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Unformatted text preview: Review The importance of clinical trials in children Clinical trials in children have resulted in significant improvements in their health care. A well-known example is childhood acute lymphoblastic leukaemia, in which the 5-year survival improved from 25% to more than 70% as a result of multicentre trials. 1 Unfortunately, since there are few paediatric trials, 2 the list of improvements in child health resulting from clinical trials is not long and is restricted to some childhood diseases, heavily clustering around cancer. Consequently, many ineffective and even harmful interventions are used in children before they have been appropriately assessed in randomised trials, 3,4 and other useful interventions have had a delayed introduction into practice. In the absence of specific trial-based data in children, clinicians, families and policy-makers are forced to extrapolate from results of studies in adults. This extrapolation is often inappropriate because children have a different range of diseases, and metabolise medications differently, resulting in responses to treatment that are unpredictably different to adults. 2,5,6 For example, the adverse effects to medications such as thalidomide (phocomelia in the unborn child), (staining of the teeth), (the grey baby syndrome), and aspirin (Reyes syndrome in children with viral infections) are specific to children. Benefits of trial participation Participants in randomised controlled trials (RCTs) derive many benefits, including access to new treatments that might not be routinely available. The Declaration of Helsinki requires that treatment offered to the control group should be the current best standard treatment, and that those allocated to the experimental group receive a treatment proposed to be as good as or better than standard treatments. 7 Hence, a well-designed RCT could arguably offer a patient the optimum treatment approach. 8,9 However, studies that breach this provision are still sometimes done to gain regulatory approval. 10 There might be additional benefits for patients who receive treatment at a hospital or institution involved in RCTs. In studies in adults, doctors who participate in clinical trials are more likely to incorporate trial findings and published data into clinical practice. 11 Many reports show inclusion benefits for all trial participants, including children (the Hawthorn effect). 5,12,13 Participants of RCTs, including those assigned to placebo, have outcomes similar to or better than those of eligible non-participants. Participants have lower mortality, fewer clinical events, and lower complication rates than similar patients treated outside RCTs. This survival advantage is not explained by differences in pre-treatment disease status or factors of known prognostic importance....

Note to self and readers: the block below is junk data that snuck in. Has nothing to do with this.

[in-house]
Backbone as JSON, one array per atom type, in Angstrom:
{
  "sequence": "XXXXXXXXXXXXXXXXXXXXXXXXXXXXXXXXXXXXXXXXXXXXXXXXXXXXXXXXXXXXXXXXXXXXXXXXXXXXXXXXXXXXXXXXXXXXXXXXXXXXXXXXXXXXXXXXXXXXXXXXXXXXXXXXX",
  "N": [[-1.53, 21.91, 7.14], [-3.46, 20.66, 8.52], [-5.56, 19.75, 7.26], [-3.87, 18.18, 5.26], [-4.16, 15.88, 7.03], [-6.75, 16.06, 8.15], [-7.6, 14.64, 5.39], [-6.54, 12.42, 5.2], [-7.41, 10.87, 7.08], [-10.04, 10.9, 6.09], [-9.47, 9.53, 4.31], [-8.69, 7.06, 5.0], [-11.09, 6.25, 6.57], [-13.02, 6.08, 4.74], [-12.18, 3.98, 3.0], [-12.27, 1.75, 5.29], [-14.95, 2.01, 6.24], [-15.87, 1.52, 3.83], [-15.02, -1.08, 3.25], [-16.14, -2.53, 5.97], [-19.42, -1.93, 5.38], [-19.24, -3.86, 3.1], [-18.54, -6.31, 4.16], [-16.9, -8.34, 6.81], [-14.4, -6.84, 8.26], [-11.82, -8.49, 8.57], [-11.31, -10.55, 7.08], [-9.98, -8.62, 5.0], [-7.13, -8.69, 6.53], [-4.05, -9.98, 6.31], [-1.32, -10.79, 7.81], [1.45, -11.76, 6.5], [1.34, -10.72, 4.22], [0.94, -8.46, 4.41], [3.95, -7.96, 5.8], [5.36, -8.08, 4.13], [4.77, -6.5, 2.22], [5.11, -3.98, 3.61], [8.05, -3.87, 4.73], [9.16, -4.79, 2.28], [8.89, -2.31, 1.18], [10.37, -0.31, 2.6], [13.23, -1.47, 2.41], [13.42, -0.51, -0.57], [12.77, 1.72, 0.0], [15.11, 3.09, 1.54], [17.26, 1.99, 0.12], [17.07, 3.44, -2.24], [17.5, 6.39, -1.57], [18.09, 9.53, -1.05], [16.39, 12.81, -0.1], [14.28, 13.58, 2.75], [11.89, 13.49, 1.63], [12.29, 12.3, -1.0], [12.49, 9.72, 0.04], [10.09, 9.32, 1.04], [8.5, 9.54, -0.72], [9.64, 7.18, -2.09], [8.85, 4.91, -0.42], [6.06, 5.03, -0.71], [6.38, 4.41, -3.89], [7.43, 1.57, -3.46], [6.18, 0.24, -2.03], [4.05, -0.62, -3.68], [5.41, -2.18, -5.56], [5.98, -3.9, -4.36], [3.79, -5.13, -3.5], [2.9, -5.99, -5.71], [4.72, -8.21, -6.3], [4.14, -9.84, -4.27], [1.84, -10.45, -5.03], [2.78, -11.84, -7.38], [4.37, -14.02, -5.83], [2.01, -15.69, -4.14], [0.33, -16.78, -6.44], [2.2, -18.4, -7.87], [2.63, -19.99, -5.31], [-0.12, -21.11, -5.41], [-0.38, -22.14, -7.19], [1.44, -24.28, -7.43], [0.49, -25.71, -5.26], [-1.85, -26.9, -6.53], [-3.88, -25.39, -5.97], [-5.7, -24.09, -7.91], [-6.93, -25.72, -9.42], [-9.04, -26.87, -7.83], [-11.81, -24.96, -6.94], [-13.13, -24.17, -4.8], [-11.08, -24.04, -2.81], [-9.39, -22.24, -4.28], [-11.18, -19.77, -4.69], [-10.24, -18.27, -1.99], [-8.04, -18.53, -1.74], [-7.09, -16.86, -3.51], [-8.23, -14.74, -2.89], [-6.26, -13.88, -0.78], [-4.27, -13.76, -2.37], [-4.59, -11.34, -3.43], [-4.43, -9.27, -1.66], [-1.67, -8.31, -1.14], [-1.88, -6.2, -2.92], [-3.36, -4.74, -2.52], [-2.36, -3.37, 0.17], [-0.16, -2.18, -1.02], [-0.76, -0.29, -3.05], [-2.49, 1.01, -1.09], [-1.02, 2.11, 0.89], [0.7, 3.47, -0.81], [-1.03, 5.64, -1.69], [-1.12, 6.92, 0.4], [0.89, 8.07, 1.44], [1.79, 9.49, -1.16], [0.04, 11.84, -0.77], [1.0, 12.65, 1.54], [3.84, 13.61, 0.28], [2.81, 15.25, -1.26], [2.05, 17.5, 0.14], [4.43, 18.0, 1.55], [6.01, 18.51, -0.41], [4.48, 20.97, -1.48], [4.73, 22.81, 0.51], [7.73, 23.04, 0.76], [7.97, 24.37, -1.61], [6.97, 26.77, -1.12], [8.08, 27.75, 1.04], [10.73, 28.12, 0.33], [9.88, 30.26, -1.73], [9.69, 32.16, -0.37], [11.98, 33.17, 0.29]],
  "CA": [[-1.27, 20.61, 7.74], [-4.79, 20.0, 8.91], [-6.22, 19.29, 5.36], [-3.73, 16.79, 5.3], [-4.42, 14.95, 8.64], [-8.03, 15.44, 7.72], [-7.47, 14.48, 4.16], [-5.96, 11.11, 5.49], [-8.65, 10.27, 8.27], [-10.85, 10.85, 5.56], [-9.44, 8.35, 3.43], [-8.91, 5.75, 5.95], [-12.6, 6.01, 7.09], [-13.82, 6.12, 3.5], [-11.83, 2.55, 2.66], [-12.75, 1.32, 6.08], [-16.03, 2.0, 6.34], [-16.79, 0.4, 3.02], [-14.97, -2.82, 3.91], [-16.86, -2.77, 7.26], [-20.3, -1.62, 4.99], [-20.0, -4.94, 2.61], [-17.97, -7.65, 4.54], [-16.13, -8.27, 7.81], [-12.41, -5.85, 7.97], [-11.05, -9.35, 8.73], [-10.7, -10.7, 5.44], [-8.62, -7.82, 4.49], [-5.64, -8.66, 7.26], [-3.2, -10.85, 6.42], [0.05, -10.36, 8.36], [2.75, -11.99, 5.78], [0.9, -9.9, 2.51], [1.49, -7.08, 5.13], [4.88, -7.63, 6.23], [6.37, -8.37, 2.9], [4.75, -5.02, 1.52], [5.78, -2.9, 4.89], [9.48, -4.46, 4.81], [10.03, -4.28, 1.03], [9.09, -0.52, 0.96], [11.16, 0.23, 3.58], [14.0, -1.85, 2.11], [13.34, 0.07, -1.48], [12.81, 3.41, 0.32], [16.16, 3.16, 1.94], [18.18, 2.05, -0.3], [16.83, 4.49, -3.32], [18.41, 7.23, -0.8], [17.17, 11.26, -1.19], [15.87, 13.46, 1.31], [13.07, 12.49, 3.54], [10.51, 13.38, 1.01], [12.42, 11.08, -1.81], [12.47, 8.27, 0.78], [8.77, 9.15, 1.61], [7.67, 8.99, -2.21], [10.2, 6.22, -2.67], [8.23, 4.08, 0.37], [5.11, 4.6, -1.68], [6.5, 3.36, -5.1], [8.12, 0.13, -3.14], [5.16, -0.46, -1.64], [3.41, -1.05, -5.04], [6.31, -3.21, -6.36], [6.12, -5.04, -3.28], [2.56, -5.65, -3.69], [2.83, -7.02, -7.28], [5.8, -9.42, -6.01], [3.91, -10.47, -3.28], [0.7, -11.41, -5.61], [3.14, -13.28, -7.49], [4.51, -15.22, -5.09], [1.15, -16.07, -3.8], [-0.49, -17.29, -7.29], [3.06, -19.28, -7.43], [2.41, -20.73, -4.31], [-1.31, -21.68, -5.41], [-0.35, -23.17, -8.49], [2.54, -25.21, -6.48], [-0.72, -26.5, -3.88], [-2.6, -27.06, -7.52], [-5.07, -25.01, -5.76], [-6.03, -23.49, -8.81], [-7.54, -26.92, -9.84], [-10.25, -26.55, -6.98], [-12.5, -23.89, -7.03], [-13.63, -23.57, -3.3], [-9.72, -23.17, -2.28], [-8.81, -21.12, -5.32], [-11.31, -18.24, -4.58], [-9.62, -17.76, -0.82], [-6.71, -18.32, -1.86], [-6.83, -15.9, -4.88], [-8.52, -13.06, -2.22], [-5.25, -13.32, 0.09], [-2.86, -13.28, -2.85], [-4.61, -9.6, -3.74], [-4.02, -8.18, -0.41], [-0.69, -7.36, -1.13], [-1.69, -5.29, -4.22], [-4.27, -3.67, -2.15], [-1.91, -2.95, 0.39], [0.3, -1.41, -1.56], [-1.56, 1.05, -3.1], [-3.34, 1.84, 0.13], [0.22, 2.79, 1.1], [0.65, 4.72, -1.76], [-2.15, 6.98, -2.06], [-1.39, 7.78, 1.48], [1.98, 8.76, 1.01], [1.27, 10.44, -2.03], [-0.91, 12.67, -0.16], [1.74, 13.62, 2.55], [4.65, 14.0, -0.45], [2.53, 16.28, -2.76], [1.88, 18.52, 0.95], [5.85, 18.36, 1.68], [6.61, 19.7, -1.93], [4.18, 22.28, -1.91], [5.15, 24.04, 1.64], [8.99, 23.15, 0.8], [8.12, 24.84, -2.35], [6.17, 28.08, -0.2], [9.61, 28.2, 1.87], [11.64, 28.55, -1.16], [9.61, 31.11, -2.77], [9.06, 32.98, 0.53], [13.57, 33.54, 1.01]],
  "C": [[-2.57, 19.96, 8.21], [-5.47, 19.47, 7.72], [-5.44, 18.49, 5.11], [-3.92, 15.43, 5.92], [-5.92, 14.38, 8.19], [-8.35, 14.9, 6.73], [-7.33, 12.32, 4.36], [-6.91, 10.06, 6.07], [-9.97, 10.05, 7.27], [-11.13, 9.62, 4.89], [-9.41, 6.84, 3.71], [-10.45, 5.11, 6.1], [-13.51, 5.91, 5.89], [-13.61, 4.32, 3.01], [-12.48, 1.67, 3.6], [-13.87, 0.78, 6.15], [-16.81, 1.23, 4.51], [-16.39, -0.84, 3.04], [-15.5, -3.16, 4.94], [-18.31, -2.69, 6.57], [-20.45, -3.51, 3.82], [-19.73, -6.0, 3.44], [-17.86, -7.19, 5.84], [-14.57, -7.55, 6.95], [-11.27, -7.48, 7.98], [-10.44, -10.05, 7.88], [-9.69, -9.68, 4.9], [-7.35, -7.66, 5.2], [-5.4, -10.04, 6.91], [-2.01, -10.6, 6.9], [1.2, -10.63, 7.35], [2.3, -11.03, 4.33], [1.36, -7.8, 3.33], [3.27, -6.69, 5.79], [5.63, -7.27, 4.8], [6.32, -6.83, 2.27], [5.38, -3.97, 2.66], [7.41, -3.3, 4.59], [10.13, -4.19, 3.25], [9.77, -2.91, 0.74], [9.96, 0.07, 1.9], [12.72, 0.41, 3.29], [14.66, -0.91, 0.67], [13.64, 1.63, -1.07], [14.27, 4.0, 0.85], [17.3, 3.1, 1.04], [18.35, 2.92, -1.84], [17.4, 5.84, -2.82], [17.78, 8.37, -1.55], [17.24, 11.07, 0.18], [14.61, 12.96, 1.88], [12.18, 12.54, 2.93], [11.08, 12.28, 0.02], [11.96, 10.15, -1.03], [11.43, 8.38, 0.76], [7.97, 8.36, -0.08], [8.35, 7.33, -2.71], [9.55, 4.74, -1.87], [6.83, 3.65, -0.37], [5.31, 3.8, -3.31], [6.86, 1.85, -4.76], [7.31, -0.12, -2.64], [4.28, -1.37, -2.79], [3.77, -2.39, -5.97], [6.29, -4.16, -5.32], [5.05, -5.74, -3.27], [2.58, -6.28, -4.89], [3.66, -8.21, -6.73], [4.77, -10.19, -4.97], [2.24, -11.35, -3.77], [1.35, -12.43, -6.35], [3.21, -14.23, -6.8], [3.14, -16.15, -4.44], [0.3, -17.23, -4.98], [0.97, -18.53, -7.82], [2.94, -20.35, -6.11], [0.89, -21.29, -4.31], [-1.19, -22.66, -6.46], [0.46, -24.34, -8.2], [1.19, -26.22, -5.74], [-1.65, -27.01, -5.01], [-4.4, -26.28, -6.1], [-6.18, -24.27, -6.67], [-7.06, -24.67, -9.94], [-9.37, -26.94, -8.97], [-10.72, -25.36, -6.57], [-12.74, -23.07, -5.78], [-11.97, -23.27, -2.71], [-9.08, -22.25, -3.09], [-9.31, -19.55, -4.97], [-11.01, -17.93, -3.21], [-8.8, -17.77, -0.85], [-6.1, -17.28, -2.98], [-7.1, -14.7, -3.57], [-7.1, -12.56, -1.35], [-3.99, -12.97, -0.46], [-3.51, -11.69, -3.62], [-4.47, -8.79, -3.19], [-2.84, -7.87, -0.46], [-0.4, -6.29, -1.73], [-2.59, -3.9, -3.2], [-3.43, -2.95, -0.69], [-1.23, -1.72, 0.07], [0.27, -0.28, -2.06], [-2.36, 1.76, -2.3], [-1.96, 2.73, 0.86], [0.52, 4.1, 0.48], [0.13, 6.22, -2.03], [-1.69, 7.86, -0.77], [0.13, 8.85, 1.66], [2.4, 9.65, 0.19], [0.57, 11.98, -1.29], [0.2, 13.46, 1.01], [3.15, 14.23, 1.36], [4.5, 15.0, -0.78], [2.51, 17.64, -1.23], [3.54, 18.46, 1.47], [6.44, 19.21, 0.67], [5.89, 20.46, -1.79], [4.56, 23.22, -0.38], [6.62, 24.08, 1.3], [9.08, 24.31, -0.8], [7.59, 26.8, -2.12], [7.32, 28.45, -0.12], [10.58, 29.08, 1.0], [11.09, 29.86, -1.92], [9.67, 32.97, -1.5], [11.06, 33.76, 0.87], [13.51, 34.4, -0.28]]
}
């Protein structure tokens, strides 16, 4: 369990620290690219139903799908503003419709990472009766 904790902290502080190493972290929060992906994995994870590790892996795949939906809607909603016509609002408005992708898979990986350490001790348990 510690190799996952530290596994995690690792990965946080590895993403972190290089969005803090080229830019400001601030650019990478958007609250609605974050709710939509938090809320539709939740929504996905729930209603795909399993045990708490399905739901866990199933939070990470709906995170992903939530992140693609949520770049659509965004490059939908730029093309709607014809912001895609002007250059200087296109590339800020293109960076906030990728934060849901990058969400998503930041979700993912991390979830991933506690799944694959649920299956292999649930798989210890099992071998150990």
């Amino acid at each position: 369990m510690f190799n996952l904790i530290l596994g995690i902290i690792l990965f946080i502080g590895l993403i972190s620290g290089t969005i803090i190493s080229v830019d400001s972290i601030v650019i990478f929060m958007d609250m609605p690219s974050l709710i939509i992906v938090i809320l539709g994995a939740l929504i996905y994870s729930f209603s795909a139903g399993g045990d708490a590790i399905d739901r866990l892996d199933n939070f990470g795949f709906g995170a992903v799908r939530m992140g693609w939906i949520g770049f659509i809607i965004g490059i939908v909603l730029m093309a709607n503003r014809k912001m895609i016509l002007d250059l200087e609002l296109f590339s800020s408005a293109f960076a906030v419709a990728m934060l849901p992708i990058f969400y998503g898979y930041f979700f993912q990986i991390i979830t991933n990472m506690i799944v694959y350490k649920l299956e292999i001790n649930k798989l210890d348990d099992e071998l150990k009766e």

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This note was uploaded on 01/01/2012 for the course PHRM 7230 taught by Professor Tackett during the Spring '11 term at University of Georgia Athens.
- Spring '11
- The Land